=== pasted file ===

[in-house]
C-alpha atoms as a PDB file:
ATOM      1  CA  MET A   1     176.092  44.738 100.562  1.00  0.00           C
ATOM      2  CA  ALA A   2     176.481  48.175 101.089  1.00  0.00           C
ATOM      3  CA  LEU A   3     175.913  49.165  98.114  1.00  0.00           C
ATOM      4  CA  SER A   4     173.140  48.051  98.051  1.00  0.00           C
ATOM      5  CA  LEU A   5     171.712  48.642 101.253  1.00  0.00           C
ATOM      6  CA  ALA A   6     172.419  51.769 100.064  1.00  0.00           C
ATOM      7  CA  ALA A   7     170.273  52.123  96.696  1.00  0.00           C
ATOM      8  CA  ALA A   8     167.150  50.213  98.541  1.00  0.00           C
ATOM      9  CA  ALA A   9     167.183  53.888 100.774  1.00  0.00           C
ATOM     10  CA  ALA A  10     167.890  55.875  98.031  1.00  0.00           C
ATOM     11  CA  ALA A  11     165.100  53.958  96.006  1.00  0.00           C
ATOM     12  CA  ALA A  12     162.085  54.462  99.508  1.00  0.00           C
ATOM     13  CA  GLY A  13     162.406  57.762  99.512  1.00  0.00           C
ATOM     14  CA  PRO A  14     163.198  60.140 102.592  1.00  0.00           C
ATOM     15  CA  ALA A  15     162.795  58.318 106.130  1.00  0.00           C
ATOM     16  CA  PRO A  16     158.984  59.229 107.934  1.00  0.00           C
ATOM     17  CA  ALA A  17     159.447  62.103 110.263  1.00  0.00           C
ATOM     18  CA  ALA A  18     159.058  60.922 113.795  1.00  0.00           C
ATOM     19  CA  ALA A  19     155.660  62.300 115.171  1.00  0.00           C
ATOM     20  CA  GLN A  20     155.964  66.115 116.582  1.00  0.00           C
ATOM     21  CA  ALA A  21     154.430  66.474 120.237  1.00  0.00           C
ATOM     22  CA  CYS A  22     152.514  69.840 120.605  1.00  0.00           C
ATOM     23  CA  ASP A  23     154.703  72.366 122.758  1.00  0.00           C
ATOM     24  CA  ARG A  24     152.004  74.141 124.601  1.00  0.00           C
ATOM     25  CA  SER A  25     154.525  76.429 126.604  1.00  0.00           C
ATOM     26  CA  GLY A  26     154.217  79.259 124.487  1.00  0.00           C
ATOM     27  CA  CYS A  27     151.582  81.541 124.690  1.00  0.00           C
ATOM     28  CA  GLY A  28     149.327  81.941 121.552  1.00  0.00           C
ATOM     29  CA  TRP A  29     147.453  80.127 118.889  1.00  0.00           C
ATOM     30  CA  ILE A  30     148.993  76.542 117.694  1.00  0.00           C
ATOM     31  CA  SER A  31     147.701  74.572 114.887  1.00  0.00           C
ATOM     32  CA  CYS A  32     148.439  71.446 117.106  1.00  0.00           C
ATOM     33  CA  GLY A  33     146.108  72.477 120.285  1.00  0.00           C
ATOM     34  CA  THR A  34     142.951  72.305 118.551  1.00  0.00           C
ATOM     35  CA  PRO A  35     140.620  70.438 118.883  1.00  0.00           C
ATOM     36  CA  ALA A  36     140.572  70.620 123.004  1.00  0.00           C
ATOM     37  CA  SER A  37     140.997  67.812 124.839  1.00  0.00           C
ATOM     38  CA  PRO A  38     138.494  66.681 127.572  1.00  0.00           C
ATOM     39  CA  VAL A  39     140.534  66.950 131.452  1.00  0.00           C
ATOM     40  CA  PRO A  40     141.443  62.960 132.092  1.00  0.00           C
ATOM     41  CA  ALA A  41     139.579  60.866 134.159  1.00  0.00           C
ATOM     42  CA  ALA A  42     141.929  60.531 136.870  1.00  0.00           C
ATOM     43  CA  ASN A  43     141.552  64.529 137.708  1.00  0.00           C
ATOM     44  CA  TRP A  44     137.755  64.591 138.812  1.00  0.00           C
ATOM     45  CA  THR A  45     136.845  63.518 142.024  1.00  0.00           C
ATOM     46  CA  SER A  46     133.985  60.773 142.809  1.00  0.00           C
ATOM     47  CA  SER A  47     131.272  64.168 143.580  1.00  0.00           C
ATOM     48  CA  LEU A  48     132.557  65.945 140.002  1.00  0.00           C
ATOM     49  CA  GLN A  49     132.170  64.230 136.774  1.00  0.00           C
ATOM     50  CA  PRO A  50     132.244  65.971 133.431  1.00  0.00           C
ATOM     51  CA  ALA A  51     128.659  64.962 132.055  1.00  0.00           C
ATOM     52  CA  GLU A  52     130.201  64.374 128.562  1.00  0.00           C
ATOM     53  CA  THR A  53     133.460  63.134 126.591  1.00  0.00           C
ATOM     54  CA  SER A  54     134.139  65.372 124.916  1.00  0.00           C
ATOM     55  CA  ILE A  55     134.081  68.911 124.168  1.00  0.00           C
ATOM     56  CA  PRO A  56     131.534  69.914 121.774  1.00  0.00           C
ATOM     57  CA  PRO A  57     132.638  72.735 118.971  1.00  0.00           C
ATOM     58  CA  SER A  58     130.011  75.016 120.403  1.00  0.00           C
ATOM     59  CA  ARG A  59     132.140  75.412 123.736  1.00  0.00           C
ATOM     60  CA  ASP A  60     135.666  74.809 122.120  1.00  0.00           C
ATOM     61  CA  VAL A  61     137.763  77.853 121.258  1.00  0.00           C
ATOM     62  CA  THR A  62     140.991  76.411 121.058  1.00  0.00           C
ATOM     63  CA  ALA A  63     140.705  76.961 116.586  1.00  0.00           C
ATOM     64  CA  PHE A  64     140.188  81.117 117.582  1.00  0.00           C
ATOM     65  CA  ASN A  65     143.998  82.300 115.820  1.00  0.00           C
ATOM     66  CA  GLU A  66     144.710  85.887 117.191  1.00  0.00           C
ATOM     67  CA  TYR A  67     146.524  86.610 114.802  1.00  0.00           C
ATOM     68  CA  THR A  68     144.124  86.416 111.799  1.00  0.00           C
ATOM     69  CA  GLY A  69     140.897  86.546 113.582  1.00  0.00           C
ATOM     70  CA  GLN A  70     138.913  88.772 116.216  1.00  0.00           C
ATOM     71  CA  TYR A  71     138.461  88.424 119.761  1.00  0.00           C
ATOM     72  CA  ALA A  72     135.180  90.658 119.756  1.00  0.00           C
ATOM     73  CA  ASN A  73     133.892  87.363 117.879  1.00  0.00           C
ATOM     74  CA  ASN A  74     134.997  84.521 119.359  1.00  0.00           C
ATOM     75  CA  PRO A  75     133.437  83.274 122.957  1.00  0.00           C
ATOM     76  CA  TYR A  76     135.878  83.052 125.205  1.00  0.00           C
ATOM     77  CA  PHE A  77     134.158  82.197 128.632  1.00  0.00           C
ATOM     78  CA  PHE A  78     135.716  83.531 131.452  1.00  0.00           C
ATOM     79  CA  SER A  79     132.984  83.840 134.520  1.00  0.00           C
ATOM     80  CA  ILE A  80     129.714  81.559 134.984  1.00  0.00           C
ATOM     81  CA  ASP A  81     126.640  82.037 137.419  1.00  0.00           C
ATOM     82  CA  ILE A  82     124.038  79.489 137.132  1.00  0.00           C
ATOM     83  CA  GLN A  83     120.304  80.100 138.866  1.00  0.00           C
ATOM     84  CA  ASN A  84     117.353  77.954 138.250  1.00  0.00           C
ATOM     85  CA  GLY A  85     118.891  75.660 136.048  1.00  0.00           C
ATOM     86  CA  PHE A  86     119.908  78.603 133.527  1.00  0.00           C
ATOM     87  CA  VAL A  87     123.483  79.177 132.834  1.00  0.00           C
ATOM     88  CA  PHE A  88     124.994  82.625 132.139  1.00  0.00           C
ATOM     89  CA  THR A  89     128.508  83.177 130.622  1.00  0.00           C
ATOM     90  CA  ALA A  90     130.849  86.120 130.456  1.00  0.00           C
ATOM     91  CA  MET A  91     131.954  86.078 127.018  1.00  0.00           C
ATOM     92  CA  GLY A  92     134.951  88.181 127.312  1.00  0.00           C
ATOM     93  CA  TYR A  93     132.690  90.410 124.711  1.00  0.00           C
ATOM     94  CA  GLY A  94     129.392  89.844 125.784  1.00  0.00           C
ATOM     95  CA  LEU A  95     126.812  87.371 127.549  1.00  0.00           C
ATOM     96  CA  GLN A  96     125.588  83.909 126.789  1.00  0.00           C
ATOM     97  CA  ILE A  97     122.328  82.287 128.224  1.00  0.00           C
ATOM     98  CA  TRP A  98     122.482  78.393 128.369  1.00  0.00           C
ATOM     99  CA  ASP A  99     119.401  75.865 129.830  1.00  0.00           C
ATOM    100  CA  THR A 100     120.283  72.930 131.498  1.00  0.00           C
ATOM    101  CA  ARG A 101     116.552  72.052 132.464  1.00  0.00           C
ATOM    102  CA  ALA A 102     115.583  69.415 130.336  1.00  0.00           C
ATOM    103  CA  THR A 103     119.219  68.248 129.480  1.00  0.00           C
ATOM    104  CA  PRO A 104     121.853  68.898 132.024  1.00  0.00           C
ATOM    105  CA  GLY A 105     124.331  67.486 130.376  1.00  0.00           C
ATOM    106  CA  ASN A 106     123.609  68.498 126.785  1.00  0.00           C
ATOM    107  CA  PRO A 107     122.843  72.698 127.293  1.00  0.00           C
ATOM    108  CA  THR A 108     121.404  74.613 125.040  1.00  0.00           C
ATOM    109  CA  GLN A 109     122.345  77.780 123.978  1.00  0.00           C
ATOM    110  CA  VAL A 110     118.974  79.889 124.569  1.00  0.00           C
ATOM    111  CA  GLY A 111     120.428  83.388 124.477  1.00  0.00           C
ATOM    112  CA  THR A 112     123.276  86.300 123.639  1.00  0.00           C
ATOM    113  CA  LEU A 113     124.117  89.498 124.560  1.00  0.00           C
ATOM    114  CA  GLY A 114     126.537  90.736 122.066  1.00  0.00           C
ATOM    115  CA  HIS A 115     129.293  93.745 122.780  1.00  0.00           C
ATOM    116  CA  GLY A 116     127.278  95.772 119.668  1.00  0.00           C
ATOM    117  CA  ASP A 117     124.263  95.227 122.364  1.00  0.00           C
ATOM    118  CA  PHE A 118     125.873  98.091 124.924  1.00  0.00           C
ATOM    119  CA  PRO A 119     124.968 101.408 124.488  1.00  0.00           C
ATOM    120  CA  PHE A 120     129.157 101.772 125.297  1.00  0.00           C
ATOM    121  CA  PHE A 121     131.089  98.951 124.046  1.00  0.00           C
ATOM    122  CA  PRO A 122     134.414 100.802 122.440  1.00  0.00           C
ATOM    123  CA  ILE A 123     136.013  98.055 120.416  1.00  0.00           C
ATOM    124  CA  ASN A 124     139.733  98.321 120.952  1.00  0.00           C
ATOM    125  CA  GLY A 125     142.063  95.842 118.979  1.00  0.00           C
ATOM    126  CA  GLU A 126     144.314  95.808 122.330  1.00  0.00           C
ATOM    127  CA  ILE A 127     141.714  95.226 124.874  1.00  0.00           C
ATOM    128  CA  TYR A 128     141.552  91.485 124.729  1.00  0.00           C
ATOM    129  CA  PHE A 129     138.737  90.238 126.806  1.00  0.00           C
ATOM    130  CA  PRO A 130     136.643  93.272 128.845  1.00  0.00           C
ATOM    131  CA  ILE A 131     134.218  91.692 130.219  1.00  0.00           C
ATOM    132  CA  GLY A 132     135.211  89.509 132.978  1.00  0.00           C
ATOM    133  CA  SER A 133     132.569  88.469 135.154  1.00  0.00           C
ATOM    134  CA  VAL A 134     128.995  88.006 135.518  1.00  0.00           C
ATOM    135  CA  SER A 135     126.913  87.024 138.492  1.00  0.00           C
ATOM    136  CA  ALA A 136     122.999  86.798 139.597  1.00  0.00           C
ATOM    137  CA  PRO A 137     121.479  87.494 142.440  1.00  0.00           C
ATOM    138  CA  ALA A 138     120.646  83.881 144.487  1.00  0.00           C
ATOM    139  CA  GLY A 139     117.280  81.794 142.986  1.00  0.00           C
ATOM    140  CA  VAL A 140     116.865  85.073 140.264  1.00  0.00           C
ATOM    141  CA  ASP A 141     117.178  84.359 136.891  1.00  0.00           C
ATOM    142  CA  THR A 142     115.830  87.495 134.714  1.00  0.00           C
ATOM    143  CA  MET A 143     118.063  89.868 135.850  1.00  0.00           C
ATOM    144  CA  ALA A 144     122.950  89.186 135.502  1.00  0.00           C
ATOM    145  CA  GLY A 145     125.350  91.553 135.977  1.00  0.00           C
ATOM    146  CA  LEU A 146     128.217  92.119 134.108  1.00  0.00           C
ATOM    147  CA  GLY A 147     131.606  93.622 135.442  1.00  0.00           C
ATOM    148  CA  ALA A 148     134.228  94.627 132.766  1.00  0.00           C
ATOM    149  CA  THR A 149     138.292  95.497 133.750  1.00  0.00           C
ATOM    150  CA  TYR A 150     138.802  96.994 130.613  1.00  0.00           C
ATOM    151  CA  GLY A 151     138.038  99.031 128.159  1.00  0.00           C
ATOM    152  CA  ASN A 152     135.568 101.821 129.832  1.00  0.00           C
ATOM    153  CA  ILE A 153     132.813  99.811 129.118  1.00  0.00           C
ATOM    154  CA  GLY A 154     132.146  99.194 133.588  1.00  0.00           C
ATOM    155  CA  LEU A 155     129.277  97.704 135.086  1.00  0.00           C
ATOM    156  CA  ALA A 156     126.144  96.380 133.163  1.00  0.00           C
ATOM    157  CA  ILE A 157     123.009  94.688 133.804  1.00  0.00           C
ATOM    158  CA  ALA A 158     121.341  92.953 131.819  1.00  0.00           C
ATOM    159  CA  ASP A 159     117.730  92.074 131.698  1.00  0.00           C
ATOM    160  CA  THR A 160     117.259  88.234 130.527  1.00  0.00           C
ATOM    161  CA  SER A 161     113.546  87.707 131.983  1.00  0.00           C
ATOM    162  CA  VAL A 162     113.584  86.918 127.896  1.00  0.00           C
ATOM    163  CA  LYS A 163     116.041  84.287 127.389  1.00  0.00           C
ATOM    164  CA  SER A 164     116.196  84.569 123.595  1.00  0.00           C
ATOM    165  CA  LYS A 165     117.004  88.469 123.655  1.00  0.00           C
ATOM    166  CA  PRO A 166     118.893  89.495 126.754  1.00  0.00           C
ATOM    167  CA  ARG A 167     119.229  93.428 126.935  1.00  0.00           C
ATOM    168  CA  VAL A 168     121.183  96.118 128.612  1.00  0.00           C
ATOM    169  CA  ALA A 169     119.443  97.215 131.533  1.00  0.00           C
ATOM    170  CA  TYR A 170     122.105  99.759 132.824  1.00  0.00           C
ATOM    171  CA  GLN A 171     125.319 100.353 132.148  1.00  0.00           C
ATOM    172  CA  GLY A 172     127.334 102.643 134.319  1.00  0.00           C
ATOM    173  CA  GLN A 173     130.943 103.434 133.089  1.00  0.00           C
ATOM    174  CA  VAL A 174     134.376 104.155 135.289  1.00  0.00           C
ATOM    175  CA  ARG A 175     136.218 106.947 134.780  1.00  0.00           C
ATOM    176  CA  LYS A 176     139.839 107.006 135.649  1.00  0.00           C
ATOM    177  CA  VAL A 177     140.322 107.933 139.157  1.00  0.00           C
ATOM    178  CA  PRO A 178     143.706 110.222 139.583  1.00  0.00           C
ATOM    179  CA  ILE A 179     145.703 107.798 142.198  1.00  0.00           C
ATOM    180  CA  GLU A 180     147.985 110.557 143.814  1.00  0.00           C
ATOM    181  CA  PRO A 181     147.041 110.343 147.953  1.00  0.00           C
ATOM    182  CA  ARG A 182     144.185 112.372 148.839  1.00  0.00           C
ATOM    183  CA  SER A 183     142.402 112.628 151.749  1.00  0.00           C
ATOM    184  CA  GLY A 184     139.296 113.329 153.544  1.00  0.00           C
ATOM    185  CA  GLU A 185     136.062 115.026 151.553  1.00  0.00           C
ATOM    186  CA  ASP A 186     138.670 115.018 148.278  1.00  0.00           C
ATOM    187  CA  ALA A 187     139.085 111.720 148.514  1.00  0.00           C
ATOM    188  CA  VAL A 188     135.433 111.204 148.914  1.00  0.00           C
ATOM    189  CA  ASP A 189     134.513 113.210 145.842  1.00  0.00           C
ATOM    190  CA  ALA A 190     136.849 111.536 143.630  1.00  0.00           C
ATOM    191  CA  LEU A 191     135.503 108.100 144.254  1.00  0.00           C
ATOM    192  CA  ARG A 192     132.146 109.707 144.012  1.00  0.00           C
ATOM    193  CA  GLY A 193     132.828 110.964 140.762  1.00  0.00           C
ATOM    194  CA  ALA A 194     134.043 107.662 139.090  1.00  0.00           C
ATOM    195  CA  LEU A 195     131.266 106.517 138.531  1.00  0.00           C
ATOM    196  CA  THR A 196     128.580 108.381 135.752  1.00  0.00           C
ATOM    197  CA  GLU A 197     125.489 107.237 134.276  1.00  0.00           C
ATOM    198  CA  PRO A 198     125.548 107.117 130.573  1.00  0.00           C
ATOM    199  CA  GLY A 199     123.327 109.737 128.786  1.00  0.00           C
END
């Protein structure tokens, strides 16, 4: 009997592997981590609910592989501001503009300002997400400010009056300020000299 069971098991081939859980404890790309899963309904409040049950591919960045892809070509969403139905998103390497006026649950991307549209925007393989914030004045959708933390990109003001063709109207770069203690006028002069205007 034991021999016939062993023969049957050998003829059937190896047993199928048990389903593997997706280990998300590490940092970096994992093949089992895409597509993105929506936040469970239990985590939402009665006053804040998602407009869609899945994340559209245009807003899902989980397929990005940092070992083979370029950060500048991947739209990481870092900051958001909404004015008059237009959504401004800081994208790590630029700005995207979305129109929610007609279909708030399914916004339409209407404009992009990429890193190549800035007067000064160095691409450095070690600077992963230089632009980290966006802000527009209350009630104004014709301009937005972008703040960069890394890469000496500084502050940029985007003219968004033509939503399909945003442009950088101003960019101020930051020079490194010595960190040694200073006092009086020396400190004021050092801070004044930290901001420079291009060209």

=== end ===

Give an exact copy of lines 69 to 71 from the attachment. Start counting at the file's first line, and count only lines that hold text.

ATOM     67  CA  TYR A  67     146.524  86.610 114.802  1.00  0.00           C
ATOM     68  CA  THR A  68     144.124  86.416 111.799  1.00  0.00           C
ATOM     69  CA  GLY A  69     140.897  86.546 113.582  1.00  0.00           C